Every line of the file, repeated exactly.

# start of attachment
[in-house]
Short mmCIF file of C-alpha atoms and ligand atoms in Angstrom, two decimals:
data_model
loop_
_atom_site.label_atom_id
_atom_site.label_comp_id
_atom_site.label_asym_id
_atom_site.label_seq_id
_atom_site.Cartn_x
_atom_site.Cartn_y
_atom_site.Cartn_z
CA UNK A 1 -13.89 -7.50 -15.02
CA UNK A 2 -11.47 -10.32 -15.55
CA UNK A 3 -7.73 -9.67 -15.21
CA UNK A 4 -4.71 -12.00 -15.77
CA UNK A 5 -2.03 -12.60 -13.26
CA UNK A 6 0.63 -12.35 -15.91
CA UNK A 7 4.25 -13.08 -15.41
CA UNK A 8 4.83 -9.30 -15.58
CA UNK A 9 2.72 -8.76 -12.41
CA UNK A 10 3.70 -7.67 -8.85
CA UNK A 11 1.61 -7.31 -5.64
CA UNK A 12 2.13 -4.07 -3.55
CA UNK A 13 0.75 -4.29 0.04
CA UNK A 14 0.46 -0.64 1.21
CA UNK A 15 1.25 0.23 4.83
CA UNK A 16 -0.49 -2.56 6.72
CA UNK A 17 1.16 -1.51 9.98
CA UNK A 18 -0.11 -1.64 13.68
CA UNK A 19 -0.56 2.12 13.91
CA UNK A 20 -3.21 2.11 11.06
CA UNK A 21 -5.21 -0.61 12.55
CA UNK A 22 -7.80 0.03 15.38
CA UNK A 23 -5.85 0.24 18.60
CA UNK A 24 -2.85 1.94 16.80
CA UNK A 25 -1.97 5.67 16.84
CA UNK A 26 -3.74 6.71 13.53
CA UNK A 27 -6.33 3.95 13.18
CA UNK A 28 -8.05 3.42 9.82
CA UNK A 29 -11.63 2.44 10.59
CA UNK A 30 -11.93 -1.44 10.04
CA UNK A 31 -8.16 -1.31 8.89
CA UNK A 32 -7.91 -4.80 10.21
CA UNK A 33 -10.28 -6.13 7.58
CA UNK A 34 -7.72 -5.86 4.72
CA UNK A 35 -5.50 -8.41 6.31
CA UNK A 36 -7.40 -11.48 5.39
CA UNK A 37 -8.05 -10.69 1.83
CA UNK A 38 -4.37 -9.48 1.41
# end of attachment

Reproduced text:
[in-house]
Short mmCIF file of C-alpha atoms and ligand atoms in Angstrom, two decimals:
data_model
loop_
_atom_site.label_atom_id
_atom_site.label_comp_id
_atom_site.label_asym_id
_atom_site.label_seq_id
_atom_site.Cartn_x
_atom_site.Cartn_y
_atom_site.Cartn_z
CA UNK A 1 -13.89 -7.50 -15.02
CA UNK A 2 -11.47 -10.32 -15.55
CA UNK A 3 -7.73 -9.67 -15.21
CA UNK A 4 -4.71 -12.00 -15.77
CA UNK A 5 -2.03 -12.60 -13.26
CA UNK A 6 0.63 -12.35 -15.91
CA UNK A 7 4.25 -13.08 -15.41
CA UNK A 8 4.83 -9.30 -15.58
CA UNK A 9 2.72 -8.76 -12.41
CA UNK A 10 3.70 -7.67 -8.85
CA UNK A 11 1.61 -7.31 -5.64
CA UNK A 12 2.13 -4.07 -3.55
CA UNK A 13 0.75 -4.29 0.04
CA UNK A 14 0.46 -0.64 1.21
CA UNK A 15 1.25 0.23 4.83
CA UNK A 16 -0.49 -2.56 6.72
CA UNK A 17 1.16 -1.51 9.98
CA UNK A 18 -0.11 -1.64 13.68
CA UNK A 19 -0.56 2.12 13.91
CA UNK A 20 -3.21 2.11 11.06
CA UNK A 21 -5.21 -0.61 12.55
CA UNK A 22 -7.80 0.03 15.38
CA UNK A 23 -5.85 0.24 18.60
CA UNK A 24 -2.85 1.94 16.80
CA UNK A 25 -1.97 5.67 16.84
CA UNK A 26 -3.74 6.71 13.53
CA UNK A 27 -6.33 3.95 13.18
CA UNK A 28 -8.05 3.42 9.82
CA UNK A 29 -11.63 2.44 10.59
CA UNK A 30 -11.93 -1.44 10.04
CA UNK A 31 -8.16 -1.31 8.89
CA UNK A 32 -7.91 -4.80 10.21
CA UNK A 33 -10.28 -6.13 7.58
CA UNK A 34 -7.72 -5.86 4.72
CA UNK A 35 -5.50 -8.41 6.31
CA UNK A 36 -7.40 -11.48 5.39
CA UNK A 37 -8.05 -10.69 1.83
CA UNK A 38 -4.37 -9.48 1.41